Looking to 2022 and Adapting to a New Normal: What To Do if COVID Has Changed Your Future

George J. Ziogas

Adapting to the new normal

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It doesn't matter who you are, COVID has changed your world. Whether you lost someone close to you, lost your job, or just made it through by the skin of your teeth. COVID has changed the world forever, but you have control over your future. It's up to you to find a way to adapt to the new normal and to build a future you look forward to.

One thing is certain now and it's that adjusting to change and being flexible is a challenge. The same goes whether it's a sudden or gradual change, a planned or unplanned change. It's inevitable, though, change is a natural part of the human experience. Of course, we are all in the same boat now.

While COVID has touched people differently and changed things radically for some and only slightly for others, it has touched us all. No one has been left untouched by the pandemic. Whether you're a high-risk immunocompromised person who has been locked down since March 2020 or you're an essential worker who has continued to put yourself in danger to help meet the needs of others, your life will never be the same.

For many people, everything has changed. While many people have faced separation while living under the same roof and getting to grips with co-parenting, others have lost their job and realized that a new job won't cut it, it's time to rethink the whole career. You may have lost your spouse, you may have lost a child, a friend, a parent.

We were ready to write 2020 off since the opening months with the Indonesian floods, the wildfires of Australia raging, and the swarm of locusts that was quickly followed by murder hornets. If 2020 was a television show, the writers would be skewered in reviews for being heavy-handed. Unfortunately, it's all real and it's easy to see why so many people feel as though they're drowning under the weight of everything that's going on.

Even when things get back to normal, they aren't going to be the normal we knew before. Things have changed forever, but what does that mean for you?

As a human, you're going to experience challenges of all sizes and while the emotions that come with it are real the experience itself is temporary. We're approaching the tail end of 2021 now and while COVID-19 may linger, your frame of mind can change when the sun sets on the 31st of December and before it rises again on a new year come the 1st of January. Just as the seasons change, so does life.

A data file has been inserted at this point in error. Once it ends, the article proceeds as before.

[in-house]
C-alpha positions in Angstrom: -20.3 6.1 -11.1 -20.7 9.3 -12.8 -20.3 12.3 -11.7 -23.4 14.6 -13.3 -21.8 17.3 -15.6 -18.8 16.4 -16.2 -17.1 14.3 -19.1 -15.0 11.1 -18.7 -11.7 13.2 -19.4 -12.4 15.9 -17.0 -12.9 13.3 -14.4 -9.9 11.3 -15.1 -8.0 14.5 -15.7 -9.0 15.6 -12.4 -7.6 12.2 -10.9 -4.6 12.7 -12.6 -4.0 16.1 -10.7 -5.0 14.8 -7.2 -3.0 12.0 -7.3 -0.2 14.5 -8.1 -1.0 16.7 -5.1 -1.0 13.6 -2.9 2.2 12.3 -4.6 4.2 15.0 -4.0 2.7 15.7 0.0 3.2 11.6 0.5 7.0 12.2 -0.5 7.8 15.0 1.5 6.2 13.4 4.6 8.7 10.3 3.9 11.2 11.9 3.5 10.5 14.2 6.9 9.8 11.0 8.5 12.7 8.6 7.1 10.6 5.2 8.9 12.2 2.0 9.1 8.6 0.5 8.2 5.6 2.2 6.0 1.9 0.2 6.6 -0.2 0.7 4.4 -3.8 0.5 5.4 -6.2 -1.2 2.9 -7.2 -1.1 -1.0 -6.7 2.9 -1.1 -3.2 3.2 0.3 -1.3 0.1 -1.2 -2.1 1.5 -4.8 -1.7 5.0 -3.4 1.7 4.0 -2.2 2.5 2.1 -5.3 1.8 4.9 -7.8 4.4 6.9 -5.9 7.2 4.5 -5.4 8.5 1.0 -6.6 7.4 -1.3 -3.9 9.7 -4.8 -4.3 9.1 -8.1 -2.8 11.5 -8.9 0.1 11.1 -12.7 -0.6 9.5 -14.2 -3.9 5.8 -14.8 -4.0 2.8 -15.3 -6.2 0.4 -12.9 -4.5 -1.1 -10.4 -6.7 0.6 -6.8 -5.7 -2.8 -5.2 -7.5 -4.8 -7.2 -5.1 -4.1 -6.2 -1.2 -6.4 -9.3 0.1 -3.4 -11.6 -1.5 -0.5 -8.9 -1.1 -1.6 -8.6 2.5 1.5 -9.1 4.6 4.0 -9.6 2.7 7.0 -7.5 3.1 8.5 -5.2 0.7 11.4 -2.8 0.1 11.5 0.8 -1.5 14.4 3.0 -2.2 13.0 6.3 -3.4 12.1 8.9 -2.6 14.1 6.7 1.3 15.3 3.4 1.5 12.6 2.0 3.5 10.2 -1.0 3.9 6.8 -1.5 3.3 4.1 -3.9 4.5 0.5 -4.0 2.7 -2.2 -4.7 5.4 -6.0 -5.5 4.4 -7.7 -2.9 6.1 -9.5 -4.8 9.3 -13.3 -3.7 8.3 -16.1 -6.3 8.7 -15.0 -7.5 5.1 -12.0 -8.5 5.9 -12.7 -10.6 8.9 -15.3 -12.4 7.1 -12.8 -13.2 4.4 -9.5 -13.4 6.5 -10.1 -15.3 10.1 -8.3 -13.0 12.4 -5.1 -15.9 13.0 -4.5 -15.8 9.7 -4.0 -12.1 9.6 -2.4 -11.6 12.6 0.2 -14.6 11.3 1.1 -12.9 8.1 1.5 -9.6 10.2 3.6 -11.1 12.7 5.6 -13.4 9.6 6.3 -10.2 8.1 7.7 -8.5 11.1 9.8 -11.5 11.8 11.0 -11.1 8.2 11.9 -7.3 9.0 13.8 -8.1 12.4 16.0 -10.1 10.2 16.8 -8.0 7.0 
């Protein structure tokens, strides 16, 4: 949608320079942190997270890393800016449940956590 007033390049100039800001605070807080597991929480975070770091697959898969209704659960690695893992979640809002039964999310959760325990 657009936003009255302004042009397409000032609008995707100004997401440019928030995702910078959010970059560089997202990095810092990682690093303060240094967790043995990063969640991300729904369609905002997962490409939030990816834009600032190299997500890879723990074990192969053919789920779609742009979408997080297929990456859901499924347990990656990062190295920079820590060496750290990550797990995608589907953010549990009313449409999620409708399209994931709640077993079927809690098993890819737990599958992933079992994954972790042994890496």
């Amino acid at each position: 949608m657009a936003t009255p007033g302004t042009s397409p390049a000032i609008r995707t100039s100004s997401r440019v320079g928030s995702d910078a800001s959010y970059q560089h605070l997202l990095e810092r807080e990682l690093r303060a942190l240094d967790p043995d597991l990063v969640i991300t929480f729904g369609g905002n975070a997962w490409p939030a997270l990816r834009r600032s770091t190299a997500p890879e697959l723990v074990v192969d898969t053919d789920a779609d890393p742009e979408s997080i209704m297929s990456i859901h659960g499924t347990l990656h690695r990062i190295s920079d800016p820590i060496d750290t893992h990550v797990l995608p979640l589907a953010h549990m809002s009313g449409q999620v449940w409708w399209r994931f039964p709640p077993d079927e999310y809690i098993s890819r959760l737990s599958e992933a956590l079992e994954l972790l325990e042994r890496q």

If someone had arrived at your home on New Year's Eve 2019 and told you that a global pandemic would shut the world down you would have laughed. It was unthinkable. The idea that workplaces were ground to a halt.

The idea that everyone would work from home or not work at all while wearing masks to pick up groceries. It was unthinkable to consider that air travel would all but stop and that millions of people all over the world would die after contracting a highly contagious virus. It seemed unthinkable until it happened.

While epidemiologists had warned us that a pandemic was inevitable, the rest of us carried on regardless. As far as its impact, well, we don't really know yet because we're still in a pandemic. However, you personally can make changes now to prepare yourself for a brand new you in 2022.

The New Normal

Before we address you, let's look at what's likely to stick around for some time.

Whether there's a mask mandate or not, mask-wearing is going nowhere. After SARS, it became commonplace in Asian countries to wear a mask when unwell. You can expect to see the same behavior repeated in the western world now that people understand how useful they are in protecting others from illness. You have to prepare yourself for this sight for many years to come.

You might flinch when you hear someone sniffle, sneeze, or cough in public. This is something immunocompromised people already deal with, but now it's part of the new normal. It's likely you'll continue with a high standard of personal hygiene long after COVID disappears. You have to prepare yourself for the anxiety that this may bring.

Even once restaurants and bars reopen, a lot of people will be slow to return. And it's likely that when people do return, they will do so in smaller groups. Your friends (and you) may be hesitant to socialize for some time. You have to prepare yourself for creative socializing in the meantime.

Some jobs are gone forever. Businesses have closed permanently and took their jobs with them.

Addressing The Changes In Our Lives

Job Loss